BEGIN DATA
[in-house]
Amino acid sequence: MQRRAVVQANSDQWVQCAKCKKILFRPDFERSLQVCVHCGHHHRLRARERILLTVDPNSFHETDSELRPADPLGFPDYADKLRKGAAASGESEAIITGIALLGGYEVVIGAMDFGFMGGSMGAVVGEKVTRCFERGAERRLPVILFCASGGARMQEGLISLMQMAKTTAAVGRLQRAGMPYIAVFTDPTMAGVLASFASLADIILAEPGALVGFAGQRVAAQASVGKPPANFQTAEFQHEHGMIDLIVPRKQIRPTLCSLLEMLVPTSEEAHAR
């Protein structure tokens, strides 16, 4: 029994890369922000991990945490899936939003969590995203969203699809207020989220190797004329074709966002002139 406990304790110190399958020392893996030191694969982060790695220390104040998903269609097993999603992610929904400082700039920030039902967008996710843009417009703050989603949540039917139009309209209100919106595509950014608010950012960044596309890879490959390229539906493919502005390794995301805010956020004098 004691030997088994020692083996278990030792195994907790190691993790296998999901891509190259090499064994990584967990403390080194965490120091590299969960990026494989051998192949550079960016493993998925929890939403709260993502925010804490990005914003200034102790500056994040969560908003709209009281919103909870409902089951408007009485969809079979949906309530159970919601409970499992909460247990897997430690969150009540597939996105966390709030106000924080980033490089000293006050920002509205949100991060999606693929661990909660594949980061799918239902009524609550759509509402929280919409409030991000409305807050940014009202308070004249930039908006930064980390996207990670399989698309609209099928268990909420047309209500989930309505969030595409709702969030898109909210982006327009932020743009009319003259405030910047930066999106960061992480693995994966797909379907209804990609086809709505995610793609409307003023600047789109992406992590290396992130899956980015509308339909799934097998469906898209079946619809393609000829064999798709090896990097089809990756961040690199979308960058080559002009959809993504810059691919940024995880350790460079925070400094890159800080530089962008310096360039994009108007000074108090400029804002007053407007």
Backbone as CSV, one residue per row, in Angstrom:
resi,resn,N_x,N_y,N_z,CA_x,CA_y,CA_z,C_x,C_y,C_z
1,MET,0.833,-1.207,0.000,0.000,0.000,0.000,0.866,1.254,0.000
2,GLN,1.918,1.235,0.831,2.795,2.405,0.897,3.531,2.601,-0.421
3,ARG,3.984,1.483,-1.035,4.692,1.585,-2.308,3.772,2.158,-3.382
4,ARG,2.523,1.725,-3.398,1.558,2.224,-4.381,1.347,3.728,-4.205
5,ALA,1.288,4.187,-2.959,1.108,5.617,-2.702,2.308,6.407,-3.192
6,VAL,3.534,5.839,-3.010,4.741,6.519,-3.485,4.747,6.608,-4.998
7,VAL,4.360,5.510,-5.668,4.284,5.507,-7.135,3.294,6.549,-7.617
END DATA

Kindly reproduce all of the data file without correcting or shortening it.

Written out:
[in-house]
Amino acid sequence: MQRRAVVQANSDQWVQCAKCKKILFRPDFERSLQVCVHCGHHHRLRARERILLTVDPNSFHETDSELRPADPLGFPDYADKLRKGAAASGESEAIITGIALLGGYEVVIGAMDFGFMGGSMGAVVGEKVTRCFERGAERRLPVILFCASGGARMQEGLISLMQMAKTTAAVGRLQRAGMPYIAVFTDPTMAGVLASFASLADIILAEPGALVGFAGQRVAAQASVGKPPANFQTAEFQHEHGMIDLIVPRKQIRPTLCSLLEMLVPTSEEAHAR
């Protein structure tokens, strides 16, 4: 029994890369922000991990945490899936939003969590995203969203699809207020989220190797004329074709966002002139 406990304790110190399958020392893996030191694969982060790695220390104040998903269609097993999603992610929904400082700039920030039902967008996710843009417009703050989603949540039917139009309209209100919106595509950014608010950012960044596309890879490959390229539906493919502005390794995301805010956020004098 004691030997088994020692083996278990030792195994907790190691993790296998999901891509190259090499064994990584967990403390080194965490120091590299969960990026494989051998192949550079960016493993998925929890939403709260993502925010804490990005914003200034102790500056994040969560908003709209009281919103909870409902089951408007009485969809079979949906309530159970919601409970499992909460247990897997430690969150009540597939996105966390709030106000924080980033490089000293006050920002509205949100991060999606693929661990909660594949980061799918239902009524609550759509509402929280919409409030991000409305807050940014009202308070004249930039908006930064980390996207990670399989698309609209099928268990909420047309209500989930309505969030595409709702969030898109909210982006327009932020743009009319003259405030910047930066999106960061992480693995994966797909379907209804990609086809709505995610793609409307003023600047789109992406992590290396992130899956980015509308339909799934097998469906898209079946619809393609000829064999798709090896990097089809990756961040690199979308960058080559002009959809993504810059691919940024995880350790460079925070400094890159800080530089962008310096360039994009108007000074108090400029804002007053407007």
Backbone as CSV, one residue per row, in Angstrom:
resi,resn,N_x,N_y,N_z,CA_x,CA_y,CA_z,C_x,C_y,C_z
1,MET,0.833,-1.207,0.000,0.000,0.000,0.000,0.866,1.254,0.000
2,GLN,1.918,1.235,0.831,2.795,2.405,0.897,3.531,2.601,-0.421
3,ARG,3.984,1.483,-1.035,4.692,1.585,-2.308,3.772,2.158,-3.382
4,ARG,2.523,1.725,-3.398,1.558,2.224,-4.381,1.347,3.728,-4.205
5,ALA,1.288,4.187,-2.959,1.108,5.617,-2.702,2.308,6.407,-3.192
6,VAL,3.534,5.839,-3.010,4.741,6.519,-3.485,4.747,6.608,-4.998
7,VAL,4.360,5.510,-5.668,4.284,5.507,-7.135,3.294,6.549,-7.617